I was travelling with my Danish boyfriend through Denmark on a train and there was a child there with her mum and dad.
She was an incredibly sweet-looking child with wonderful-shaped eyes. There was something about her, the way she was dressed and her mannerisms and expression, and so I drew a picture of her and then I started thinking of a story that would work with that kind of character. That’s really where it came from – just seeing somebody that I thought was rather enchanting and then working a story around that character.
When I got home, I sketched a picture of her from memory and set about finding a story that suited her. My boyfriend had a younger sister called Sofie and, when I looked through family albums, I found she bore a resemblance to my pixie girl.
So I drew on tales he told me about their childhood. While Sofie had adored him, he had found her intensely irritating, so she’d invented an imaginary “better brother” called Soren Lorensen. I named my character Lola and Soren Lorensen became her invisible friend.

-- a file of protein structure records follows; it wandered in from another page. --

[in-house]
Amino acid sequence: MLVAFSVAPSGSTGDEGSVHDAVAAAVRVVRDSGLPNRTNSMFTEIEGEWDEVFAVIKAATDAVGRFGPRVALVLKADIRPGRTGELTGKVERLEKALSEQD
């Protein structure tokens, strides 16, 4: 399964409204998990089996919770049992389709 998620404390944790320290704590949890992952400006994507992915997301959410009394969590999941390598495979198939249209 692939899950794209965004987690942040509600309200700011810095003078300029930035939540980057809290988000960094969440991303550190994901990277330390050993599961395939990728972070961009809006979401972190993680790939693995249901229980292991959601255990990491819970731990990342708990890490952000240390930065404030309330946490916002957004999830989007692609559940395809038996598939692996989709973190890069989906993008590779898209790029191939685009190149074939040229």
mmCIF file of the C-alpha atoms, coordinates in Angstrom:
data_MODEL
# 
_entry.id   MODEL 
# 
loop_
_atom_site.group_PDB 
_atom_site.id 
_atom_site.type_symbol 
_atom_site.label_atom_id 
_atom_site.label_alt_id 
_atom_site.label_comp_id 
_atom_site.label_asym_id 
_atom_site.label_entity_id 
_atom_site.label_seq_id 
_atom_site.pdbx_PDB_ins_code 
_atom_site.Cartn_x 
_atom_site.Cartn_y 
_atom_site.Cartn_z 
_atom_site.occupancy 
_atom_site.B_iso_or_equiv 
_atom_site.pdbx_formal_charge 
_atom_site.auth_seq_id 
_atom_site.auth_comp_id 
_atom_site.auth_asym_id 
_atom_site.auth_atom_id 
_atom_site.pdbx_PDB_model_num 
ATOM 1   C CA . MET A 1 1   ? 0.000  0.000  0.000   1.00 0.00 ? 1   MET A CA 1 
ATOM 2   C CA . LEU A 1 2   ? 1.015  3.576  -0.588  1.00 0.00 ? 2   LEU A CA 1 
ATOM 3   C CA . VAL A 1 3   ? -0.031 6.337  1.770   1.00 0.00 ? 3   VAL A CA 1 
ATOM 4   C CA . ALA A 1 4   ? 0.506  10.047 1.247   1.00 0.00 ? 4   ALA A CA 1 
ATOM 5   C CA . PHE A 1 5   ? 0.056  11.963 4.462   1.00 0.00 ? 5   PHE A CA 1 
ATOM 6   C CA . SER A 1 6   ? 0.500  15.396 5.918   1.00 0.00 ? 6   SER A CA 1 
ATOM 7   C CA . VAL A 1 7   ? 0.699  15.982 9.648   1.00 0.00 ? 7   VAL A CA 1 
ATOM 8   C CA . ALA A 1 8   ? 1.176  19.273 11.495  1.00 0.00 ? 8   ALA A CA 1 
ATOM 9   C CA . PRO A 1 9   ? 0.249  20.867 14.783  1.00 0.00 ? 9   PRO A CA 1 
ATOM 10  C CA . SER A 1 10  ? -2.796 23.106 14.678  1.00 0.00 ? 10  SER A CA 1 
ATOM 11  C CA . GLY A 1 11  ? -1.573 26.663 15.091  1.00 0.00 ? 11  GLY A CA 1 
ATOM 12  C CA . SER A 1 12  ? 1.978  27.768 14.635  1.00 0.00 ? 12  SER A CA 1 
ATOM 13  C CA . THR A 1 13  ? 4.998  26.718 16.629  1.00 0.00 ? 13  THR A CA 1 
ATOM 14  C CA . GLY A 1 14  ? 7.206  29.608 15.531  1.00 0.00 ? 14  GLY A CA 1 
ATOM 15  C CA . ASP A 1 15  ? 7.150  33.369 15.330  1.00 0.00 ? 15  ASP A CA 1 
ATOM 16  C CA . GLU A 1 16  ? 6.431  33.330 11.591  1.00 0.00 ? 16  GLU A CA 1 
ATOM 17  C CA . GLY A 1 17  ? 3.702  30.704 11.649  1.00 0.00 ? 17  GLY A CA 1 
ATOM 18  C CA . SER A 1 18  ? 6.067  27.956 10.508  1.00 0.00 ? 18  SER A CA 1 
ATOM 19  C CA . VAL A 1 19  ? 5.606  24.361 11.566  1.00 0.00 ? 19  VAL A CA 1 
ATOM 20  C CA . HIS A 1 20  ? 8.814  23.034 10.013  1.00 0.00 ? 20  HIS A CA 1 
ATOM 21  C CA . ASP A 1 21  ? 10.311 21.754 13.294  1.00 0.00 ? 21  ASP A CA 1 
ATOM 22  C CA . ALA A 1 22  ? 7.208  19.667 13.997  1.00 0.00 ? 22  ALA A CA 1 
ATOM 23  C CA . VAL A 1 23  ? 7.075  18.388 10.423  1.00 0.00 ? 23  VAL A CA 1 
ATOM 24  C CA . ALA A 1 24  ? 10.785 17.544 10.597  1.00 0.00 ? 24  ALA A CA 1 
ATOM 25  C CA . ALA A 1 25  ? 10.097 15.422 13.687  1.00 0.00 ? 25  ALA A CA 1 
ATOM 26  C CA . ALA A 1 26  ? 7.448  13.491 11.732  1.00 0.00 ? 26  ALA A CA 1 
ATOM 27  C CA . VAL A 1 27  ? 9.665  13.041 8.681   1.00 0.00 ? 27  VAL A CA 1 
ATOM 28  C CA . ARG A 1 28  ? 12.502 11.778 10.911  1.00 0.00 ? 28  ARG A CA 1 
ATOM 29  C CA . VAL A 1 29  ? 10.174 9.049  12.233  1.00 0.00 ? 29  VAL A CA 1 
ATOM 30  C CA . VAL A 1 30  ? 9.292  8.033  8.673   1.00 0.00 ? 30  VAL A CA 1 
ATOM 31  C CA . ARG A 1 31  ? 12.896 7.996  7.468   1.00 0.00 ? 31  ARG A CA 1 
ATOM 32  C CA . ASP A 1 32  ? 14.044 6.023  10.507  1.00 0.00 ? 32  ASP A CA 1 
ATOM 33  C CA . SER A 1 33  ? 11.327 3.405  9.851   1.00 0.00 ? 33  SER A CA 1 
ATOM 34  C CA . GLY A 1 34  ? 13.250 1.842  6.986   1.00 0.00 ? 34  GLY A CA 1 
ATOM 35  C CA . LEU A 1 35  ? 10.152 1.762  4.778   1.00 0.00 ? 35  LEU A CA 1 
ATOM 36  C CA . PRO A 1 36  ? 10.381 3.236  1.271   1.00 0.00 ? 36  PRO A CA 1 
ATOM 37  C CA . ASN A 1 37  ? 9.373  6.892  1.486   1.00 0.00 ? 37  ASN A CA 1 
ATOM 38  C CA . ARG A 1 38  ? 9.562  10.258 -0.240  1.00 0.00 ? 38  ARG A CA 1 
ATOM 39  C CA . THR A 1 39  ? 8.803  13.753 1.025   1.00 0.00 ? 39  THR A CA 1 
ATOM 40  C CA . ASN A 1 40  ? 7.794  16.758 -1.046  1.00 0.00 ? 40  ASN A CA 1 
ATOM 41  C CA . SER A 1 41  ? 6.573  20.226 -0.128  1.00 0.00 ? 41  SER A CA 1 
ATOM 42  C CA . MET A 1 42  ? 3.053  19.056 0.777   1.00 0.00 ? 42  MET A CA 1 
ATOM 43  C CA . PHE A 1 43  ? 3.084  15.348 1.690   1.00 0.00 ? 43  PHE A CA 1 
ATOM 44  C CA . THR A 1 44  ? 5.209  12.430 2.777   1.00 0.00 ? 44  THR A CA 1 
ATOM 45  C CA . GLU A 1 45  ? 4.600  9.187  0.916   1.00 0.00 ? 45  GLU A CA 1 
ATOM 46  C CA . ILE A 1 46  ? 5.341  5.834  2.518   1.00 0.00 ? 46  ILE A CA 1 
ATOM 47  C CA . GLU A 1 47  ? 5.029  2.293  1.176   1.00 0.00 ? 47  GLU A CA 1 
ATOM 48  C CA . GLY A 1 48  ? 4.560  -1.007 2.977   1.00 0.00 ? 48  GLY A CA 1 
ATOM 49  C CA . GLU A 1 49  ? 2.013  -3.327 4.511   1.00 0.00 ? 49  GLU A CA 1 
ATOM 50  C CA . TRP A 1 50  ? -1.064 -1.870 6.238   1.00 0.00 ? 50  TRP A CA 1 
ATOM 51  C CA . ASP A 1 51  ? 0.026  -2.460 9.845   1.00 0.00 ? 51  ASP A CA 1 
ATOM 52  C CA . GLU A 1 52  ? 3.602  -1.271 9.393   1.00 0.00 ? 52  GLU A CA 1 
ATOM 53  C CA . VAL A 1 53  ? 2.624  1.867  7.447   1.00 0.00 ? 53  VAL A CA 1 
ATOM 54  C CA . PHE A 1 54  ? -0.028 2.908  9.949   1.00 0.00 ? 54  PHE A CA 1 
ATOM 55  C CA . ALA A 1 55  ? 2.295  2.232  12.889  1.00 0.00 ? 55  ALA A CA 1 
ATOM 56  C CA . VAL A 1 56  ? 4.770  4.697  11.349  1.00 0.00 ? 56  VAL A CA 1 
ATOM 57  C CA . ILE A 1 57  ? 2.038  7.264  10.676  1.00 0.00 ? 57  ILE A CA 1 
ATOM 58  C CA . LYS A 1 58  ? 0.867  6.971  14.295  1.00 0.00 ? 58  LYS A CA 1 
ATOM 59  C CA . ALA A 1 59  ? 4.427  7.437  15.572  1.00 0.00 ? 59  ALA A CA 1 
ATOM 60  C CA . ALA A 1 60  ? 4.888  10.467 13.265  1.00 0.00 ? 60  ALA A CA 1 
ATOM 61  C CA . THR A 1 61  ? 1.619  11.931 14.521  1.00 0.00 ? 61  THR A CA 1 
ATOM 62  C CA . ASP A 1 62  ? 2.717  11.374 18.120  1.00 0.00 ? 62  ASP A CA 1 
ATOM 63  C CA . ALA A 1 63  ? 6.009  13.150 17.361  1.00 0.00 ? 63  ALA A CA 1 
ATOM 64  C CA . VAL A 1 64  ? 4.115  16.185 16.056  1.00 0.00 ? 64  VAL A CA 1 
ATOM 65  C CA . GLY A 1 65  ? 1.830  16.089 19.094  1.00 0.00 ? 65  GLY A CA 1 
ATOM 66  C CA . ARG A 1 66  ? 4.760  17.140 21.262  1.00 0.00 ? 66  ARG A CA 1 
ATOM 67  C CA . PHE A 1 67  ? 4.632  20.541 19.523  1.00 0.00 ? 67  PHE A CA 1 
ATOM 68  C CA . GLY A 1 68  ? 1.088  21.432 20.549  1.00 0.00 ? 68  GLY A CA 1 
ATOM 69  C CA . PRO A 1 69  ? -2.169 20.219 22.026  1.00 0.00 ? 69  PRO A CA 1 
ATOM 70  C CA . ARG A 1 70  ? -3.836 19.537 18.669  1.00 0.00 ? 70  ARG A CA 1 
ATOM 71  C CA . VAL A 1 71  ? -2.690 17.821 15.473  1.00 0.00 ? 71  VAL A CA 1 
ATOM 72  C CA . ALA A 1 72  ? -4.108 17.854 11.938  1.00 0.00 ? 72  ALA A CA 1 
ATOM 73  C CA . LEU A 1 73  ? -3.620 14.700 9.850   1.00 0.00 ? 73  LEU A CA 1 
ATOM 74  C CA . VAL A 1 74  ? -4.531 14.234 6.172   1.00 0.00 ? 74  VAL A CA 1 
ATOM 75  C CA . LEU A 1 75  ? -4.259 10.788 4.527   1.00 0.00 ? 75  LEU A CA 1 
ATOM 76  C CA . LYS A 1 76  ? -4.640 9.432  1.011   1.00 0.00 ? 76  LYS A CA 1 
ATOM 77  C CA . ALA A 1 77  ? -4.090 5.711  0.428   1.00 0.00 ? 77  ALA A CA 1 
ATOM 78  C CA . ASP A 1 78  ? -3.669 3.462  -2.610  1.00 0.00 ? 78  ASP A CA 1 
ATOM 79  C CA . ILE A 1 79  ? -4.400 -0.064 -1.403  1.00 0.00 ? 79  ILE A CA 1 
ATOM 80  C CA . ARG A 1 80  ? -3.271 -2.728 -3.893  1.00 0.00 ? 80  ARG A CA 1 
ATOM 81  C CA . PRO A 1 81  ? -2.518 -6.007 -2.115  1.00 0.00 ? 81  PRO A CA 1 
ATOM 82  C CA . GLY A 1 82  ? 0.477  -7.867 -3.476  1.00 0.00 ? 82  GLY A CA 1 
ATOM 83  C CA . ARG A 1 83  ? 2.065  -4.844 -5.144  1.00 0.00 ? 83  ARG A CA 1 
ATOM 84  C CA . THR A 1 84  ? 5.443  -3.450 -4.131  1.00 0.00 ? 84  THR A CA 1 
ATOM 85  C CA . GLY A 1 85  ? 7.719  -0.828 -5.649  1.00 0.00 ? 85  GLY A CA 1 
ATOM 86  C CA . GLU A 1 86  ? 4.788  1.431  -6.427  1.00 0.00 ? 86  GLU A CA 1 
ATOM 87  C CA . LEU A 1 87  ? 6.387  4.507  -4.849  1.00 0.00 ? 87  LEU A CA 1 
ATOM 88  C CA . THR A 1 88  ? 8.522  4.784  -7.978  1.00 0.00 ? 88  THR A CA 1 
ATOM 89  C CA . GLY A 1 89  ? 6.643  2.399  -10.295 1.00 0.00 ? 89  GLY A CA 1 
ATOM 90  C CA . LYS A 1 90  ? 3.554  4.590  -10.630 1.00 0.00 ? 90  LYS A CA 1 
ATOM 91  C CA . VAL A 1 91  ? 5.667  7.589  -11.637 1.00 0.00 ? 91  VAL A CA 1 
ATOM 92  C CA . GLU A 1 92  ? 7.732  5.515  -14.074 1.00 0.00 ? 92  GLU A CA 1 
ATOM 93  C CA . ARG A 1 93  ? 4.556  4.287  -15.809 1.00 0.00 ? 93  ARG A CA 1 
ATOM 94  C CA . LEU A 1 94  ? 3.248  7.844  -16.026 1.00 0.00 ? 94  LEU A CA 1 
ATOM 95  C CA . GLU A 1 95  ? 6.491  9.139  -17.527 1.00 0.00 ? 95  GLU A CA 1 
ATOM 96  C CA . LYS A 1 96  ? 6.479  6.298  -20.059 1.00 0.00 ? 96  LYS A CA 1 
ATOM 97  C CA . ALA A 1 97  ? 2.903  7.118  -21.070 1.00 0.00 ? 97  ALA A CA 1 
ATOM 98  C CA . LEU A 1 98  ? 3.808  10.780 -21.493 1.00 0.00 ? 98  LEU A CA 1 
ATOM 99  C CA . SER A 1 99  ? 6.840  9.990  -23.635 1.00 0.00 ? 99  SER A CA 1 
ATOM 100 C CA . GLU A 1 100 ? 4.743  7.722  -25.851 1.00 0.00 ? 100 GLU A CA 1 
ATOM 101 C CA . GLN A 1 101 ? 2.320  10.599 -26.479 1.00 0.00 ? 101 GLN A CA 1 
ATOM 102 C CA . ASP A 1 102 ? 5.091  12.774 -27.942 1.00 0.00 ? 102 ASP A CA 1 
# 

In those same family albums were pictures of my boyfriend in a T-shirt with different coloured sleeves and his name in flock. And so Charlie took shape.
What do you think it is about the two characters that makes them so popular?
I think it’s something to do with the relationship between them and the way they interact.
There is something very reassuring about it. It’s also about everyday life, the simple things that can be a big deal when you’re small It’s all about having to do things for the first time.
A lot of the time when you’re growing up, certainly I found anyway with my sisters, you spend together alone and your parents are doing other things. They might be around but they’re not really taking part in your games or discussions or arguments or whatever it is you’re doing. It’s a snap-shot of life, acted out with just siblings.
The Charlie and Lola stories are about that whole imaginative side of being a child and we recognise ourselves in the characters. Perhaps that’s why people like them.
What advice do you have for parents who want to get their kids more interested in reading?